One of the easiest methods of assuring an orderly transfer of one’s assets upon death is through the use of death beneficiary designations.  Also, the beauty of this method is that an individual can do this on their own, without the need of legal assistance, AND… it’s often able to be done free, without charge.

Death beneficiary designations are as they sound.  One designates an individual (“beneficiary”) to receive an asset upon death.  Usually married couples, in the case where an asset isn’t held jointly (most often with retirement accounts held individually), names the other spouse as the primary death beneficiary.  If there are children of the marriage, they are usually named ‘successor’ or ‘secondary’ beneficiaries, should the other spouse have predeceased.

Now, there are common names for the death beneficiary designation, depending on the type of asset.  However, relax if you forget the name.  If you go into your financial institution or contact them via phone or email, and even mumble the general words “death beneficiary designation”, your financial institution will know what you need.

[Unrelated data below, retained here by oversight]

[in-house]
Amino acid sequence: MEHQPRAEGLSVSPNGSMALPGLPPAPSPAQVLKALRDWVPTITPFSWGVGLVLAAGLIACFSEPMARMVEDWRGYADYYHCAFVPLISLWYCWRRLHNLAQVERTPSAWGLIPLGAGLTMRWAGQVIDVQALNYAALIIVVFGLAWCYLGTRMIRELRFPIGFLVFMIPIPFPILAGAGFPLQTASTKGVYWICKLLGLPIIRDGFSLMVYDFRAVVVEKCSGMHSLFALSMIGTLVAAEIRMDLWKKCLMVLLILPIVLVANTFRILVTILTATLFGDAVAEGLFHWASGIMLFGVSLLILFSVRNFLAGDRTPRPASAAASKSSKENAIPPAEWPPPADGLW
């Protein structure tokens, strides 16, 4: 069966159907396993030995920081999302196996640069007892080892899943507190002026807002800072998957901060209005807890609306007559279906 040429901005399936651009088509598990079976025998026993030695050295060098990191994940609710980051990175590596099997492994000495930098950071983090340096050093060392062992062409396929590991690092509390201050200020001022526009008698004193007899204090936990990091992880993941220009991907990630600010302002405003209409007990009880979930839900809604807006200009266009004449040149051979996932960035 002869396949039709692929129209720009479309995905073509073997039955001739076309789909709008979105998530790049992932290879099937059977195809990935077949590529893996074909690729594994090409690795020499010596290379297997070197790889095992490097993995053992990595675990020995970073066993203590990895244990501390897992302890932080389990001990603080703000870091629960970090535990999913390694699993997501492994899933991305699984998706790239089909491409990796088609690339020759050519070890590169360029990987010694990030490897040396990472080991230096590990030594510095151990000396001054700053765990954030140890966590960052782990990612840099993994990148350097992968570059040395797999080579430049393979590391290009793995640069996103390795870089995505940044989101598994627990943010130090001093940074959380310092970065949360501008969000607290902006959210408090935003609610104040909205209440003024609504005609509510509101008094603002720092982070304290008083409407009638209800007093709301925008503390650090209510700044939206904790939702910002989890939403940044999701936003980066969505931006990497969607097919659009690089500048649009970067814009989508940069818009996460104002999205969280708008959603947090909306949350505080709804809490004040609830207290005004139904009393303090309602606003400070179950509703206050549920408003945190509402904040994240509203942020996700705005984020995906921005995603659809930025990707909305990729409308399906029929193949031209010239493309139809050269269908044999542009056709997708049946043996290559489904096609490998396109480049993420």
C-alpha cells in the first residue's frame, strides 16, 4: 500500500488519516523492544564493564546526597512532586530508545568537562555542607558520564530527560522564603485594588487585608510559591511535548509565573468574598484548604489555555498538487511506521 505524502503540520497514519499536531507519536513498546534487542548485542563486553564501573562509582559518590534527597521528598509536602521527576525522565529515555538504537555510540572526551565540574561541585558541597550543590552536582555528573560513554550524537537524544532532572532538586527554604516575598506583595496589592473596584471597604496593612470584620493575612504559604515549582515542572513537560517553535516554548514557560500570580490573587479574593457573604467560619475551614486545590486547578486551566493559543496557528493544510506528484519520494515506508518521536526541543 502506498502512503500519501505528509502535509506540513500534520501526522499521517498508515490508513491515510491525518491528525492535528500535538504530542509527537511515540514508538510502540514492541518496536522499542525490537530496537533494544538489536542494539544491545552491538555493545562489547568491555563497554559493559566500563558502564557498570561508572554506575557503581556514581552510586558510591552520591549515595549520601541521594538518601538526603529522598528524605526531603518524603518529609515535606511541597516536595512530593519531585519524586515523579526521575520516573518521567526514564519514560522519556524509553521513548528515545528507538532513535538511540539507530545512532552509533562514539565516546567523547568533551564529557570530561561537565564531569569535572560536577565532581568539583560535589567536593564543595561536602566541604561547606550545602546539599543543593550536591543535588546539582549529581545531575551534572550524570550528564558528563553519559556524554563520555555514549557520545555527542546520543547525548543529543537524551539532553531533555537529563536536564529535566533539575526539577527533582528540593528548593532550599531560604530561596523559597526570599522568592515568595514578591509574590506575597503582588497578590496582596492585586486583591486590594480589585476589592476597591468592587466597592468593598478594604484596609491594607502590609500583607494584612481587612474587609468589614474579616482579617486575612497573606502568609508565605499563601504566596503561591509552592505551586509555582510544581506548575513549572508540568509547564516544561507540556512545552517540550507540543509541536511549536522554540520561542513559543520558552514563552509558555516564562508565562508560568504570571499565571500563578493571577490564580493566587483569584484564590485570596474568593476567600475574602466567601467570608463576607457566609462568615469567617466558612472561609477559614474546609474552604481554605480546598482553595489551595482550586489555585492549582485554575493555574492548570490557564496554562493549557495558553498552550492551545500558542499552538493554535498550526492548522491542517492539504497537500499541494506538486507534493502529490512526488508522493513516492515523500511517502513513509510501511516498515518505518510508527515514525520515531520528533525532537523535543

Death beneficiary designations for real property, such as your house, a hunting shack or cabin, are called a Transfer on Death Deed (“T.O.D.D.”).  The name for such a designation on retirement accounts and general stock brokerage accounts has a similar sounding name: Transfer on Death Designation (“T.O.D.D.” or “T.O.D.”).  Bank accounts use the wording Payable on Death Designation (“P.O.D.D” or “P.O.D.”).  Finally, there is life insurance.  Usually, with life insurance, the first person is the “primary beneficiary” and for the situation that the primary beneficiary predeceases the insured, there is the fallback individual – ‘contingent beneficiary’ or ‘successor beneficiary’.

Titling all your assets with death beneficiary designations as discussed in this article, will get you far down the road towards having your estate plan in place for an orderly transfer of your assets upon death.  In doing so, you will assure that your loved ones have the full opportunity to grieve your death, rather than fretting over how to settle your estate.  Still, even with all this done, it is a good idea to visit with an attorney to see if, given your particular life situation and goals for your estate, there are any other considerations or steps that should be taken.

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